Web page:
Gabriel Fauré: Madrigal
Camille Saint-Saens: "Deus Abraham" & "Ave Maria"
The Shedd Choral Society will perform Faure’s Madrigal, along with two choral works by his lifelong friend, the composer best known for “Carnival of the Animals,” Camille Saint-Saens’ “Deus Abraham” and “Ave Maria”.
Gabriel Fauré (born May 12, 1845, Pamiers, Ariège, France—died Nov. 4, 1924, Paris), was a composer whose refined and gentle music influenced modern Western composers.
Fauré’s musical abilities became apparent at an early age. Fauré studied piano with Camille Saint-Saëns, who introduced him to the music of Franz Liszt and Richard Wagner. In 1896 he was appointed professor of composition at the Paris Conservatory. In 1905 he succeeded Théodore Dubois as director of the conservatory, and he remained in office until ill health and deafness forced him to resign in 1920. Among his students were Maurice Ravel, Georges Enesco, and Nadia Boulanger.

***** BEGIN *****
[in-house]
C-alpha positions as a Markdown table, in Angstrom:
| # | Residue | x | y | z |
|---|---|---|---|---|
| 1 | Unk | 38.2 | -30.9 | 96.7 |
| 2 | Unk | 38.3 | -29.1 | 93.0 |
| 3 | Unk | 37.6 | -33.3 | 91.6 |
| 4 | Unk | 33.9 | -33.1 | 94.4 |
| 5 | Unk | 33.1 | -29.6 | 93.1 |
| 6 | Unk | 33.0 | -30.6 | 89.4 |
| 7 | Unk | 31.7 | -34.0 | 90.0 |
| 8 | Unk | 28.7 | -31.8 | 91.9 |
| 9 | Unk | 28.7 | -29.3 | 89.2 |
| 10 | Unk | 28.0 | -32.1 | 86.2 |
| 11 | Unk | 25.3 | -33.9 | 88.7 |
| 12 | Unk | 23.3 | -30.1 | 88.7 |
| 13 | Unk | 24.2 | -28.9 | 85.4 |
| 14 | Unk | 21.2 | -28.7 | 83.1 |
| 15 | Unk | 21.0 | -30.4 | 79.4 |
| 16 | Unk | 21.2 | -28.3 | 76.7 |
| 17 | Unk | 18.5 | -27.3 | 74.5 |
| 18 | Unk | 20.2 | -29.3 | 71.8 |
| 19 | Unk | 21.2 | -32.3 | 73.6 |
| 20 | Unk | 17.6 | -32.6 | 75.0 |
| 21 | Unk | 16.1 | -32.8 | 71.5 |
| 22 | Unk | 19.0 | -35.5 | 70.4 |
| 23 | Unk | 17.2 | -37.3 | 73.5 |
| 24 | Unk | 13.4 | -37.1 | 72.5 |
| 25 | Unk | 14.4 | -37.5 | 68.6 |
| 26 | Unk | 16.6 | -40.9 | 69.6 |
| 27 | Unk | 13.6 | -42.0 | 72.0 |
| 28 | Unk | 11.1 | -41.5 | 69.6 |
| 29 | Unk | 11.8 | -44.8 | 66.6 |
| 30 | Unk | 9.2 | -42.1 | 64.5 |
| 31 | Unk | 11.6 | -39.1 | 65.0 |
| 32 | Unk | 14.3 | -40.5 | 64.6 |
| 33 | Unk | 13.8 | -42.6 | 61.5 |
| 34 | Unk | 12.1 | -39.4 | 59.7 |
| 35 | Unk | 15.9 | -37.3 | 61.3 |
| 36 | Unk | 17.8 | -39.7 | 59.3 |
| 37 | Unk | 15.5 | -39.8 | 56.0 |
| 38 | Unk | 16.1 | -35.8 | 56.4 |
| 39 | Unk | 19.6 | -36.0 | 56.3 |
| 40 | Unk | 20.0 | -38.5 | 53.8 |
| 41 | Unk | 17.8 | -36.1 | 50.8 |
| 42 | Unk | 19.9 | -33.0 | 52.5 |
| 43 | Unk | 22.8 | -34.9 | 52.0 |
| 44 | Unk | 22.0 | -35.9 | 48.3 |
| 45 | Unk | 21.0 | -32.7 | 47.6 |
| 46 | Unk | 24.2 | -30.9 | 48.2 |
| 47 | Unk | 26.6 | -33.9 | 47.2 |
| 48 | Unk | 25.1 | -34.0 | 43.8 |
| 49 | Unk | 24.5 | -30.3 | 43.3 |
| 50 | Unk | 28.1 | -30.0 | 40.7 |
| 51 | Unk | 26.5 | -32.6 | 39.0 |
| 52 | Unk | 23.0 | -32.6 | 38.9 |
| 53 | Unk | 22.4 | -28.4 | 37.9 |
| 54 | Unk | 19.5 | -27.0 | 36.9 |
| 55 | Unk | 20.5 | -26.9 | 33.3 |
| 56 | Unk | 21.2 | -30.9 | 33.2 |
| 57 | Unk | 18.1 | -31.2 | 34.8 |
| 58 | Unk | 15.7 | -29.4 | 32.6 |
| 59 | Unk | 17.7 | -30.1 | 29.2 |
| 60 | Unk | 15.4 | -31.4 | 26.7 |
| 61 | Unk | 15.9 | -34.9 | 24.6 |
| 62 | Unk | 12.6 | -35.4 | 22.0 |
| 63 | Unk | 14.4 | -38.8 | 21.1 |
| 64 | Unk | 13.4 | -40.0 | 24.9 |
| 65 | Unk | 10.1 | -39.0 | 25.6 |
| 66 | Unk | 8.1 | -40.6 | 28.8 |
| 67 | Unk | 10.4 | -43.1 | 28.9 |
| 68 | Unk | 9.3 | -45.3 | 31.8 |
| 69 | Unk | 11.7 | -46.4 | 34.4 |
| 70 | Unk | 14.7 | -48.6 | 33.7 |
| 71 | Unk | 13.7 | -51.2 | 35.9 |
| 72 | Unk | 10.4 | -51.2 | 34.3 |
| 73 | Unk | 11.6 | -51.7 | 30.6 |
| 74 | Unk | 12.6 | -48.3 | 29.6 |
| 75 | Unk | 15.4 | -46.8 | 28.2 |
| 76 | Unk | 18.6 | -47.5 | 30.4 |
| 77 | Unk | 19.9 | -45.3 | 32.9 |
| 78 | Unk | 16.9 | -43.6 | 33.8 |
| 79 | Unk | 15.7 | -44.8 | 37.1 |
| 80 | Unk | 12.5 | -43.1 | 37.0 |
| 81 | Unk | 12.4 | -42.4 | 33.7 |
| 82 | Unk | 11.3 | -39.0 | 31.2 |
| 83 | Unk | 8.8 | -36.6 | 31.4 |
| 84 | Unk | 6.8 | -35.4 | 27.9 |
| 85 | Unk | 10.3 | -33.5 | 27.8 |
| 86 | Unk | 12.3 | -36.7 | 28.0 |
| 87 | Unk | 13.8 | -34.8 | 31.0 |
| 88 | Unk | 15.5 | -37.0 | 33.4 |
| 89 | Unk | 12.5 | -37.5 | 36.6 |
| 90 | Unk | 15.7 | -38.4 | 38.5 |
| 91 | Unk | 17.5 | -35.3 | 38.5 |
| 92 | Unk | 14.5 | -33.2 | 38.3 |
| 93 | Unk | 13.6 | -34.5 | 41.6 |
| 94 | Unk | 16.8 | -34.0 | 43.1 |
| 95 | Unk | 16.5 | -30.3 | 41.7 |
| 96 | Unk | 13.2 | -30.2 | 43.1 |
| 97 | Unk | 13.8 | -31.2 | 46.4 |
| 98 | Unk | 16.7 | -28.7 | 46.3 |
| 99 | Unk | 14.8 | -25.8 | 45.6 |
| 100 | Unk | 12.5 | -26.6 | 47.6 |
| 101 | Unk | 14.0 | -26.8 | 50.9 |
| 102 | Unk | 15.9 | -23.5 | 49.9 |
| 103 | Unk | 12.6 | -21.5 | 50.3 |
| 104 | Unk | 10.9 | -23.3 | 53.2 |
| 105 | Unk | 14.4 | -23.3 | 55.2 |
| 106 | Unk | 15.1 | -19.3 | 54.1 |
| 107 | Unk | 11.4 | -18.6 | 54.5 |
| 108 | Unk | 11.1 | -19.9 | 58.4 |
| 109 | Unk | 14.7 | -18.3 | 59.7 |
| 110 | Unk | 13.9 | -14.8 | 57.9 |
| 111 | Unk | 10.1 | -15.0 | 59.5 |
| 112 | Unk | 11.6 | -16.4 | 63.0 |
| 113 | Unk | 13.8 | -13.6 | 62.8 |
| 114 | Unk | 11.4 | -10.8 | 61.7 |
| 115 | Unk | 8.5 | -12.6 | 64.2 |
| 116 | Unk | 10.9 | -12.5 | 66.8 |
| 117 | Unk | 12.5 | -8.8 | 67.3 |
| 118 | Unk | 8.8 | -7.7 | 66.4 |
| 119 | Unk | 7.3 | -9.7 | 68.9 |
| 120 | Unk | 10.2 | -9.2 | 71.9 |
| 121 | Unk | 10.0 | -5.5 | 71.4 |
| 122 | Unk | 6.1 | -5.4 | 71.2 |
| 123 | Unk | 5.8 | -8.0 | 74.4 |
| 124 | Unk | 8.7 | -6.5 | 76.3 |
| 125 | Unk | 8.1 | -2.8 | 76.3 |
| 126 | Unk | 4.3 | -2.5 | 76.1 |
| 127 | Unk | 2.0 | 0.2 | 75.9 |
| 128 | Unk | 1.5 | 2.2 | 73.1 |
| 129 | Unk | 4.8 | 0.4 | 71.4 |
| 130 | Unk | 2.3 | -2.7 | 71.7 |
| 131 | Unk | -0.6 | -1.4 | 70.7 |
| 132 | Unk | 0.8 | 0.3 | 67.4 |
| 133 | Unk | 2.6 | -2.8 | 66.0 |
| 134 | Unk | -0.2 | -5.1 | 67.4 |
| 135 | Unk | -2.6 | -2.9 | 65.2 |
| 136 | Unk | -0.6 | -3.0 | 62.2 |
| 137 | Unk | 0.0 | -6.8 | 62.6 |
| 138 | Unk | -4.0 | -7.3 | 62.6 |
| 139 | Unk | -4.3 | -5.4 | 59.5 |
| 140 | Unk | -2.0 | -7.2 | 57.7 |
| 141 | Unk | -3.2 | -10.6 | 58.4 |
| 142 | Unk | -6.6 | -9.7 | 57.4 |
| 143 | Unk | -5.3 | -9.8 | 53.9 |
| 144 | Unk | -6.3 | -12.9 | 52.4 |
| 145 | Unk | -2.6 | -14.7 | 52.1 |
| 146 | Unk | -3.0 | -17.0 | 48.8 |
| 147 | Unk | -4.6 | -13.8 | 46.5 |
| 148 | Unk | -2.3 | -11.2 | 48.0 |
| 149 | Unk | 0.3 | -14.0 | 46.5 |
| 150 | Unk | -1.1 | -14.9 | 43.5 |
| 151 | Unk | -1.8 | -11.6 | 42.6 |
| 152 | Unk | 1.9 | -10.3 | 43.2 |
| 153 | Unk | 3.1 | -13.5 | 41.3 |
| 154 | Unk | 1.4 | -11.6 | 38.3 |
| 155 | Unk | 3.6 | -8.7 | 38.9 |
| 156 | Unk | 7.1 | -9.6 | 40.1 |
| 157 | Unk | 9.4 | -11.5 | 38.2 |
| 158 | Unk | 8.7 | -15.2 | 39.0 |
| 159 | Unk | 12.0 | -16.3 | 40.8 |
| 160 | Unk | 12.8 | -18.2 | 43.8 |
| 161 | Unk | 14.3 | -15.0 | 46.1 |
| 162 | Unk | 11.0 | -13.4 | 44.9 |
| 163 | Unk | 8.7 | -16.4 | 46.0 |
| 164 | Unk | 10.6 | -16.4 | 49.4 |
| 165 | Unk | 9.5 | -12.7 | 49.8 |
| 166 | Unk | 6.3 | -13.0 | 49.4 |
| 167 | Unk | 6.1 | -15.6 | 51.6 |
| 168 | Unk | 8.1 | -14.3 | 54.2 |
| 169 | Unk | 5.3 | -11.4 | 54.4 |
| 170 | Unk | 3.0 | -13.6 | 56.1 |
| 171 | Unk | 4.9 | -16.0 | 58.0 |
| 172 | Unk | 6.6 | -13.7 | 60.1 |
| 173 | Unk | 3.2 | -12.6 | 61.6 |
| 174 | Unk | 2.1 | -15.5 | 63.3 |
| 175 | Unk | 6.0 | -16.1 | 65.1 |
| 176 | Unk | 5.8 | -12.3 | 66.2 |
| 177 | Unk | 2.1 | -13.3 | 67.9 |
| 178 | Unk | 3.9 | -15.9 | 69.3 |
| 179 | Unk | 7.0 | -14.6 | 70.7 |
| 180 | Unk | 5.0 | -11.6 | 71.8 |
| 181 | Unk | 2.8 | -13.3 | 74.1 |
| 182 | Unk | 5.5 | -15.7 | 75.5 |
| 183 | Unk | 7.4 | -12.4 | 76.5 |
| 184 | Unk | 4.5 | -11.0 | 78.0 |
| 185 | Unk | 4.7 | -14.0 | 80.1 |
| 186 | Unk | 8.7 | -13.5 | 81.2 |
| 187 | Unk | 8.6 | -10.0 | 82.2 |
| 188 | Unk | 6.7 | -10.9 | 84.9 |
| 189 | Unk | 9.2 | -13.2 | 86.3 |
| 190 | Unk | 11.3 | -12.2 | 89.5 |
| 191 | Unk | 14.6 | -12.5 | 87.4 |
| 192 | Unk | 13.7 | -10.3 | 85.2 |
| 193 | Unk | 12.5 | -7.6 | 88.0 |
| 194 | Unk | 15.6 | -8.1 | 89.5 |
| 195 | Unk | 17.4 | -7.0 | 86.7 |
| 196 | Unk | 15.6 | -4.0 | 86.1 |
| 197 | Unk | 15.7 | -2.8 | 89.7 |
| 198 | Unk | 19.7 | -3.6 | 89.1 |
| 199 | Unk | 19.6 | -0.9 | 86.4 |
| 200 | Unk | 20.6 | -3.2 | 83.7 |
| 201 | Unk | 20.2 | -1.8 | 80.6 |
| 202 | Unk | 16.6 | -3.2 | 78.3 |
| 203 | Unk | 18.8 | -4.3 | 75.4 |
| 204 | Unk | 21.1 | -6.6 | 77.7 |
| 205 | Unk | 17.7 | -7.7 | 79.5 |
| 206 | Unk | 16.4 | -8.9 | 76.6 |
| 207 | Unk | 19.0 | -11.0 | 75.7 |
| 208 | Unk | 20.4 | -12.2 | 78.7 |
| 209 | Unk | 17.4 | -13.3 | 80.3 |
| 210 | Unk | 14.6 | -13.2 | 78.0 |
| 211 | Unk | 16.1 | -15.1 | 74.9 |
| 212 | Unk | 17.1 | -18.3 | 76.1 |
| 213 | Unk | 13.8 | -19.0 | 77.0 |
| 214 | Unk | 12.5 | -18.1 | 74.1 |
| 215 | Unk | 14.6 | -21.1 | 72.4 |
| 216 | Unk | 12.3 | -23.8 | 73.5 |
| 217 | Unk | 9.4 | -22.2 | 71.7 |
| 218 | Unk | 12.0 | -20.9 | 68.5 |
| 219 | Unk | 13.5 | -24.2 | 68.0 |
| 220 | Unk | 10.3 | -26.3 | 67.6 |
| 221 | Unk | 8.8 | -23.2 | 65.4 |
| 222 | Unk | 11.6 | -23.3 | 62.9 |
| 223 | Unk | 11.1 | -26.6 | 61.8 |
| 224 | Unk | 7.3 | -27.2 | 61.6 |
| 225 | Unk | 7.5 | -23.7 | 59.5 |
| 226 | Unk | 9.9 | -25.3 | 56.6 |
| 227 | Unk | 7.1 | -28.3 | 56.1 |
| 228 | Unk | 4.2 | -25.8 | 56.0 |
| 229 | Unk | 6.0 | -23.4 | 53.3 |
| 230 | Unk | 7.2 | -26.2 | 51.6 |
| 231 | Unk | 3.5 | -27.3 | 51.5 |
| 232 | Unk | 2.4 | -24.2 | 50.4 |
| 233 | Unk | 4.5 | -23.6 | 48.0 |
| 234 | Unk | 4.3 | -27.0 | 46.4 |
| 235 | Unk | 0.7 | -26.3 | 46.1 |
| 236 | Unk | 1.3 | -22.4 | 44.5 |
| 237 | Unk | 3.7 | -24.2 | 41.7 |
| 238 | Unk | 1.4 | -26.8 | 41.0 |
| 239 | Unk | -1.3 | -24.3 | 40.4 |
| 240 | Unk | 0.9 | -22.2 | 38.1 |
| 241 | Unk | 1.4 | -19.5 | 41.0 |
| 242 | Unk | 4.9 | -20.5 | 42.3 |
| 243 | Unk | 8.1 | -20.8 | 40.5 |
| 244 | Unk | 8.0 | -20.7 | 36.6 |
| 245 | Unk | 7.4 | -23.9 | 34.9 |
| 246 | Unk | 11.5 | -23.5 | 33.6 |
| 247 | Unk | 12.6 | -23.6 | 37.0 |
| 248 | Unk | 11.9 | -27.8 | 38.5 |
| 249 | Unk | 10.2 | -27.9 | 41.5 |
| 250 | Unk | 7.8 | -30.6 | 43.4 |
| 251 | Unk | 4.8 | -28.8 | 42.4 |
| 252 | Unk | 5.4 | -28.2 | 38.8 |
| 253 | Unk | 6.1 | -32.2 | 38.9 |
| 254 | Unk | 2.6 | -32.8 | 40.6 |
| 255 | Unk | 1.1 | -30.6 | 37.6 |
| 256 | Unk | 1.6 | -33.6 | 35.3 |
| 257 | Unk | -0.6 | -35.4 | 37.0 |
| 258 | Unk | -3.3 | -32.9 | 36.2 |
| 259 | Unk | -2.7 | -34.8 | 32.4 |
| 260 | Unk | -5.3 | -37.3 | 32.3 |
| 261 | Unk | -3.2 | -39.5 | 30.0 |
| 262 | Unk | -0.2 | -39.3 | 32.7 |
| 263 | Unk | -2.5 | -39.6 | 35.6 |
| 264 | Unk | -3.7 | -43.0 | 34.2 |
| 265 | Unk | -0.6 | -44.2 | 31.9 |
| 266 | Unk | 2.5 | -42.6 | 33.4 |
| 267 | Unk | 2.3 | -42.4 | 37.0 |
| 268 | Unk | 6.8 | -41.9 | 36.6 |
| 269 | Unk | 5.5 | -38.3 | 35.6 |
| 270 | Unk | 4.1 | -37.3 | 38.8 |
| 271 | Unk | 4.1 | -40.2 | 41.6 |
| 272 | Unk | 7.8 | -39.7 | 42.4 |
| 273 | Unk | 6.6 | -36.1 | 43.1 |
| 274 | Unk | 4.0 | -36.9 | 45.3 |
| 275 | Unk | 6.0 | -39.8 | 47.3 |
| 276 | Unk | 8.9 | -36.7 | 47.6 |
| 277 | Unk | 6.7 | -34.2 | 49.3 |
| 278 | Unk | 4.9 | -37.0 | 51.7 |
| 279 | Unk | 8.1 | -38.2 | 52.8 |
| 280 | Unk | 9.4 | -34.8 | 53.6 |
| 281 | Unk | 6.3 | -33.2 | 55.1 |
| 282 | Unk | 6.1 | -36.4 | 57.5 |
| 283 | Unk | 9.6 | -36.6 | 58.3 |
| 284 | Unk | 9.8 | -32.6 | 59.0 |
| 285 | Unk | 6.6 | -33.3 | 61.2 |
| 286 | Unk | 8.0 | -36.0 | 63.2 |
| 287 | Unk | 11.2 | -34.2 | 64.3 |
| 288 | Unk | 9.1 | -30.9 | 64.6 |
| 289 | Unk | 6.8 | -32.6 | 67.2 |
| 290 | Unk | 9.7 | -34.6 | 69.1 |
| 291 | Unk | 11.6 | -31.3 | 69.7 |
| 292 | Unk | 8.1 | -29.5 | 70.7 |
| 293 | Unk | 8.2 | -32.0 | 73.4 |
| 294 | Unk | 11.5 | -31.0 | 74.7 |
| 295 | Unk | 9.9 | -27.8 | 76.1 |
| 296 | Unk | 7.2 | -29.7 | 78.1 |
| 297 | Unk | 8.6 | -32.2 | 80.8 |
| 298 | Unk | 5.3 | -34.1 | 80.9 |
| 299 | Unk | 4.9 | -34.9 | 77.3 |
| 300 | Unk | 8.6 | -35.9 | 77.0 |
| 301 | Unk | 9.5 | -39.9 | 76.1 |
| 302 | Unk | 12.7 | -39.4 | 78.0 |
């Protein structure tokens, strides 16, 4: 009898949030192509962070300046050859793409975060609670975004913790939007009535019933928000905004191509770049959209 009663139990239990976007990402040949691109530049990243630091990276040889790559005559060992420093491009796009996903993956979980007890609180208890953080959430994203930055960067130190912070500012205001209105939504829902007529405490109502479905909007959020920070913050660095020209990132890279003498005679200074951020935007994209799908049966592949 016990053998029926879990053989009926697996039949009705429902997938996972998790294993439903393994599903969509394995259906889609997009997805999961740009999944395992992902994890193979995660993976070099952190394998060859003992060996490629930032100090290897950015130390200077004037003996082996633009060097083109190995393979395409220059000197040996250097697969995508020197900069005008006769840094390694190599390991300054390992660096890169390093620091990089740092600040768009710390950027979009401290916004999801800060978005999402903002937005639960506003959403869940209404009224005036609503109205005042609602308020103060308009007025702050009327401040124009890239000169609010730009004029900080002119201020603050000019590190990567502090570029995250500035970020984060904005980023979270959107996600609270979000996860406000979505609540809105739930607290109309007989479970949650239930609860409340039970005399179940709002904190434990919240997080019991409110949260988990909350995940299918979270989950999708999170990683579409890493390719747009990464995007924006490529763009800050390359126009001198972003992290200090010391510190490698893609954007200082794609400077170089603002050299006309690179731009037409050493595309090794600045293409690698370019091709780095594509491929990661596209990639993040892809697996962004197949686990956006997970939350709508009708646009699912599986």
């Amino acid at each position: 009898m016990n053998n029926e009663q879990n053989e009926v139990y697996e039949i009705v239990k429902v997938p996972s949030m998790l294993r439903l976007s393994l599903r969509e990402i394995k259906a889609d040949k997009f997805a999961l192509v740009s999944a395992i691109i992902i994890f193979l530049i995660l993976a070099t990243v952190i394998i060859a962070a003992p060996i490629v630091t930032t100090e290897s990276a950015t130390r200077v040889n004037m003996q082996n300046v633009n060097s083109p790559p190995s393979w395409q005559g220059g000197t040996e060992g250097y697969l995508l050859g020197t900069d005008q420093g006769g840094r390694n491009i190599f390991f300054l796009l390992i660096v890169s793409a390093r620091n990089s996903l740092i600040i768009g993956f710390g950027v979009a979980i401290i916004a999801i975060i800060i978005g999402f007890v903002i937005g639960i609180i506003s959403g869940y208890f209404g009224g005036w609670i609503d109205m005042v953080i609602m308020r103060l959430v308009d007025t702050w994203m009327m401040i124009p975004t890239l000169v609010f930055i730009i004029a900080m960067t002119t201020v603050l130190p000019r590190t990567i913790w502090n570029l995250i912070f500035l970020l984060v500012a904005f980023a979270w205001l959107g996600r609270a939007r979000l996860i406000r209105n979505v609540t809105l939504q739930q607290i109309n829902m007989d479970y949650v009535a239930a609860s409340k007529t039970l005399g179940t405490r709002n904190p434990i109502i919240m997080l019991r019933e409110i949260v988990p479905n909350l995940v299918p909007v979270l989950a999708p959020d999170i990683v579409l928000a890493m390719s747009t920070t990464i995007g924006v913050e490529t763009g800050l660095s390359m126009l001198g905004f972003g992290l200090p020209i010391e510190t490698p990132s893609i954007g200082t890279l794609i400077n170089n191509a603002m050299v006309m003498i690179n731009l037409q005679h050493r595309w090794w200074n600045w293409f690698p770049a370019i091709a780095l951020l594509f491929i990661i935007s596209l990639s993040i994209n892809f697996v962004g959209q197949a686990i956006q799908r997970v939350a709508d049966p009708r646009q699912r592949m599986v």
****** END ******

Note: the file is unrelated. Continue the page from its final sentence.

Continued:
Fauré excelled not only as a songwriter of great refinement and sensitivity but also as a composer in every branch of chamber music. He wrote more than 100 songs, enriching the literature of the piano with a number of highly original and exquisite works. One of the most striking features of his style was his fondness for daring harmonic progressions and sudden modulations, always elegant and deceptively simple.
Faure wrote his “Madrigal” in 1883, and dedicated it to his former roommate, about to get married. It’s the only work in which he borrowed a theme from another composer – none other than J.S. Bach. The opening line is derived from Bach’s cantata “Aus Tiefer Not” (From Deepest Need) and the piece (a dialogue between men and women about the love’s inconstancy) has the tone of a speech by the best man at a wedding.